Tuesday, September 19, 2006

Cesspool on the Potomac


"The city of Washington was built on a stagnant swamp some 200 years ago, and very little has changed. It stank then, and it stinks now. Only today, it is the fetid stench of corruption that hangs in the air."
- Lisa Simpson (Mr. Lisa Goes to Washington)

Meanwhile, in the real world in Washington, the FBI can't keep up with all of its corruption investigations, largely involving the Republican Party (via TPM Muckraker):
There is so much political corruption on Capitol Hill that the FBI has had to triple the number of squads investigating lobbyists, lawmakers and influence peddlers, the Daily News has learned.

For decades, only one squad in Washington handled corruption cases because the crimes were seen as local offenses handled by FBI field offices in lawmakers' home districts.

But in recent years, the Jack Abramoff lobbying scandal and other abuses of power and privilege have prompted the FBI to assign 37 agents full-time to three new squads in an office near Capitol Hill.

FBI Assistant Director Chip Burrus told The News yesterday that he wants to detail even more agents to the Washington field office for a fourth corruption squad because so much wrongdoing is being uncovered.
Brian Tamanaha at Balkinization reports how "Congressmen Bob Ney and Randy Cunningham, and a number of former legislative staff members, have admitted to corruption in connection with lobbyists, and face jail time. Other criminal investigations are still in progress. Nonetheless, the New York Times reported last week that no serious lobbying reforms will be enacted by the current Congress, despite all the talk about reform following the Abramoff scandal (see also)."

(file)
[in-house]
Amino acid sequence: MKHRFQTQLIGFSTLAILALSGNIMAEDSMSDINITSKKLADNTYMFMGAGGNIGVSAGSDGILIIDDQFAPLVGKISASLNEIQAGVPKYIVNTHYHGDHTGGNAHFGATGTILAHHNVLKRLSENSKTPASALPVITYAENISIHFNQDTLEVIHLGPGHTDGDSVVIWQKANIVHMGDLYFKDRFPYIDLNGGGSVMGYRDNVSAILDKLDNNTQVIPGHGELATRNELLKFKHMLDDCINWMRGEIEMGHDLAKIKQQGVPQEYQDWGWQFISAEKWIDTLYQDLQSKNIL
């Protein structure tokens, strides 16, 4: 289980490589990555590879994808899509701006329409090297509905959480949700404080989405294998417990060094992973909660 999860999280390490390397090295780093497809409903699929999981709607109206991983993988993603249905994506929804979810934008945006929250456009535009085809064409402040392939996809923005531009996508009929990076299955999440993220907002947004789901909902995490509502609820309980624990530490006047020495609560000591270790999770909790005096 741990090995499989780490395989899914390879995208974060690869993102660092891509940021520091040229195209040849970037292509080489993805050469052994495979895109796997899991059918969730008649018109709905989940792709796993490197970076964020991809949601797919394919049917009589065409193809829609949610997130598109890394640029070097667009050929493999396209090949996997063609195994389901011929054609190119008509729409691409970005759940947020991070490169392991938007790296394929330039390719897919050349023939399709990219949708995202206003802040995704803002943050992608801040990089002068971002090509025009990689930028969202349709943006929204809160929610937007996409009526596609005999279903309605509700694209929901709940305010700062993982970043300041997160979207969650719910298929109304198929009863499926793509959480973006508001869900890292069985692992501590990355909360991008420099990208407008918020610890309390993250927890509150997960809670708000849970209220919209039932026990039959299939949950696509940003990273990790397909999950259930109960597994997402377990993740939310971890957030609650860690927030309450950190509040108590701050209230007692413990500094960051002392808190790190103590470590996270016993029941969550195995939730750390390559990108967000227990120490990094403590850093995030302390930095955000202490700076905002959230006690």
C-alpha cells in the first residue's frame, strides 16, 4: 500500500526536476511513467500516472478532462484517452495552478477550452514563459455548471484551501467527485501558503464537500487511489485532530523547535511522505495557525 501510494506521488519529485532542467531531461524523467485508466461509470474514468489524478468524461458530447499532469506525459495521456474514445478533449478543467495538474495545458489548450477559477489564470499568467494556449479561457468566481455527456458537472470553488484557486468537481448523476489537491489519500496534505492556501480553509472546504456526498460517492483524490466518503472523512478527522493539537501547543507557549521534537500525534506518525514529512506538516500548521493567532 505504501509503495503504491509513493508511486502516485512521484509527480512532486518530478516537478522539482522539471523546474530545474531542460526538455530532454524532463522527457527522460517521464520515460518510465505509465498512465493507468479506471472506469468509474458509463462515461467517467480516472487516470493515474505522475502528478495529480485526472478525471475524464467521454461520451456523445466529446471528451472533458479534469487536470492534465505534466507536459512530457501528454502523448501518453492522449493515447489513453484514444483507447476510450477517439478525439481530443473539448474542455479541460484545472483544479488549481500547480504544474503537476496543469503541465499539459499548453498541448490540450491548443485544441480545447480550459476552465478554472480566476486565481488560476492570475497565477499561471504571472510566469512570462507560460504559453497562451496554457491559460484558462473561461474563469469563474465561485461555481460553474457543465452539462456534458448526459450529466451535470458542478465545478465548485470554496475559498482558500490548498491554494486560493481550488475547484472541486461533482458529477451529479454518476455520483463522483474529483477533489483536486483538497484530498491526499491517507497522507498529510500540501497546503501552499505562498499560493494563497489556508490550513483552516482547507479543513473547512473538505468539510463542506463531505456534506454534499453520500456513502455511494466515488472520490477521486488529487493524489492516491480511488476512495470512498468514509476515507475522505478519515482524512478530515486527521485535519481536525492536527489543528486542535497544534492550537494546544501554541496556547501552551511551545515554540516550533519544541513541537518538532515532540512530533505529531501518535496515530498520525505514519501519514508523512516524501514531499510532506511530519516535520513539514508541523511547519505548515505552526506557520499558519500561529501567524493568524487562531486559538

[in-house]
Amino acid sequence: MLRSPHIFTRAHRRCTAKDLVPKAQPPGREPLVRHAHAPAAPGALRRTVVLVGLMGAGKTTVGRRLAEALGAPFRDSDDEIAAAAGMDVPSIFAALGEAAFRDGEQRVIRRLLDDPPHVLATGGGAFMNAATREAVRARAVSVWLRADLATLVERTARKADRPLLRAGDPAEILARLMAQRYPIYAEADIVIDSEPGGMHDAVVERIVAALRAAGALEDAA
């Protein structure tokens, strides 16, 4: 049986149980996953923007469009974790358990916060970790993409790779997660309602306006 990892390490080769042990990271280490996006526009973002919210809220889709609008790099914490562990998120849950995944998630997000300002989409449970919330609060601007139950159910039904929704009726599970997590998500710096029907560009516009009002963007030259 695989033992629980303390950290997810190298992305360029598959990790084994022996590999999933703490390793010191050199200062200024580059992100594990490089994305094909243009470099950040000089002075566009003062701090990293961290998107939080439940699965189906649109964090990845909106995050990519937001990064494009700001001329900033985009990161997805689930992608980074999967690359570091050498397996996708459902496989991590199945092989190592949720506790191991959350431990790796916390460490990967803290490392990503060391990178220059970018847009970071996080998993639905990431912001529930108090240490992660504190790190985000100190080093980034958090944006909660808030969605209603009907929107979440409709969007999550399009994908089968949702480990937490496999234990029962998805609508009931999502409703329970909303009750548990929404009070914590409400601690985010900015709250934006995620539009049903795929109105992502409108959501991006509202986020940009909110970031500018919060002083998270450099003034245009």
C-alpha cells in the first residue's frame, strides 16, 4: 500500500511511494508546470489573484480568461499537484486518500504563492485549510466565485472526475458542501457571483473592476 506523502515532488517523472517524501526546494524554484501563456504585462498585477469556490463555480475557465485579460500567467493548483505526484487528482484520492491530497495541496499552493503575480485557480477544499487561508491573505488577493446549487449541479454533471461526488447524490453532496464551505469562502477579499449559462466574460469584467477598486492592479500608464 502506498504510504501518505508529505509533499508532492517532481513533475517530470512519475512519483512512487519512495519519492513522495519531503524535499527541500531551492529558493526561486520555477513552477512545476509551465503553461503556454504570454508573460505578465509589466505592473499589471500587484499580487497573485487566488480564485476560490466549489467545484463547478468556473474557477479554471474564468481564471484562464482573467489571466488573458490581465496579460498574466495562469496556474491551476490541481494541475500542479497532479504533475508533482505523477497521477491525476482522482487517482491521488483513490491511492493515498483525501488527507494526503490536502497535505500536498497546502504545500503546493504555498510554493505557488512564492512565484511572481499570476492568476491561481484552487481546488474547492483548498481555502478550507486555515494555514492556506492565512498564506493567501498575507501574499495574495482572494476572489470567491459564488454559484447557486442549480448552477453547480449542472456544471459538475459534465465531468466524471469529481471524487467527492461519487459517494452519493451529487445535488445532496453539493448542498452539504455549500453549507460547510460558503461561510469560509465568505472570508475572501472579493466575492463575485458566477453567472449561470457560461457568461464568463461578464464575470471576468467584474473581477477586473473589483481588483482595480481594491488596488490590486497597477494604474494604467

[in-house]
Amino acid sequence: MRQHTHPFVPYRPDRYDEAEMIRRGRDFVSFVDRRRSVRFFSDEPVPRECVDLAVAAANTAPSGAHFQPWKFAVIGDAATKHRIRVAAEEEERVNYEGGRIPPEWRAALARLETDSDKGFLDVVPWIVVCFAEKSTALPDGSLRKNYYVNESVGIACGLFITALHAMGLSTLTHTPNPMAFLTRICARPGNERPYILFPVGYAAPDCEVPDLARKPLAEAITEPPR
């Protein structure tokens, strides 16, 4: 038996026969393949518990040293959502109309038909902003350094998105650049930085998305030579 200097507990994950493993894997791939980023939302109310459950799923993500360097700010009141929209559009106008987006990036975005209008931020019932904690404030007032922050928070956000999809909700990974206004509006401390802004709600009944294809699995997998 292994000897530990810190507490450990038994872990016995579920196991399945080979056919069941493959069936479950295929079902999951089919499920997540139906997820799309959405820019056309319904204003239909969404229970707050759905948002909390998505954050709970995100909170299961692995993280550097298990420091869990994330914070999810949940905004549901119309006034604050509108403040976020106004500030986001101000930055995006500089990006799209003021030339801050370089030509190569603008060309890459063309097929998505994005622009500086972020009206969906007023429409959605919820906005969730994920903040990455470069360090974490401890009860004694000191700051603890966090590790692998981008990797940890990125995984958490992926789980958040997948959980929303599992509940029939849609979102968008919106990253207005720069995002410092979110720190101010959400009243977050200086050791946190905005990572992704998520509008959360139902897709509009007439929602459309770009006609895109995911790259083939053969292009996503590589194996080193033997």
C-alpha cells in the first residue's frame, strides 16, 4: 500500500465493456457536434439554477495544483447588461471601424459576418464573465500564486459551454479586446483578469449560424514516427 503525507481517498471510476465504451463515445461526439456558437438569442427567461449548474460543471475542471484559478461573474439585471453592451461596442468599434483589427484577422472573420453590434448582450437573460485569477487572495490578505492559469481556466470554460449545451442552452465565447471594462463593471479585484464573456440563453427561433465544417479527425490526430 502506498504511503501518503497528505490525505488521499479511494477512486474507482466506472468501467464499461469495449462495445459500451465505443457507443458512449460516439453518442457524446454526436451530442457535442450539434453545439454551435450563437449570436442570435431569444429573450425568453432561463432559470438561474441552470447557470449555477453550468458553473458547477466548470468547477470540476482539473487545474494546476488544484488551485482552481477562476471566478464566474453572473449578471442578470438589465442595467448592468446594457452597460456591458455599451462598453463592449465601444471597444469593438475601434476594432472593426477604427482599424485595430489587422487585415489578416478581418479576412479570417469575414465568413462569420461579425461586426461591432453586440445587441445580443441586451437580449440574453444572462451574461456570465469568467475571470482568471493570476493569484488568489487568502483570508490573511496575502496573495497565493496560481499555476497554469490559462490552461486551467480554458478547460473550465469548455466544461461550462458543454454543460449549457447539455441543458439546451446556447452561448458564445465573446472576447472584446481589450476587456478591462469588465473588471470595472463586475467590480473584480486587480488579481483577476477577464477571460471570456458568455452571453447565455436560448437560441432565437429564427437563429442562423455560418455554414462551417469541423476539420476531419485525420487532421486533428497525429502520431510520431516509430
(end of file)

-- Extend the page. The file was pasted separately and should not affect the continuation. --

Why will nothing be done? Easy. Money:

Public records indicate that almost $2 billion was spent on federal lobbying in 2003; $2.1 billion in 2004; and in excess of $2.3 billion in 2005; and the amount keeps rising. Leaving aside outright criminal bribery, this money-laden attention, lavished on legislators and their staffs, takes several forms: making direct campaign contributions, sponsoring campaign fundraising events, providing contributions to third-party supporters (political parties, political action committees, mutually favored institutes or organizations), supplying supportive work (drafting desired legislation, administrative regulations, and briefing papers), funding or securing funding for trips at home and abroad for "informational" purposes (golf resorts being a favorite destination, along with Hawaii, Paris and Italy), subsidizing travel on private jets, supplying free social dinners and entertainment (including high-profile sporting events), employing spouses and close relatives as lobbyists or consultants, and offering the prospect of well-compensated future employment.

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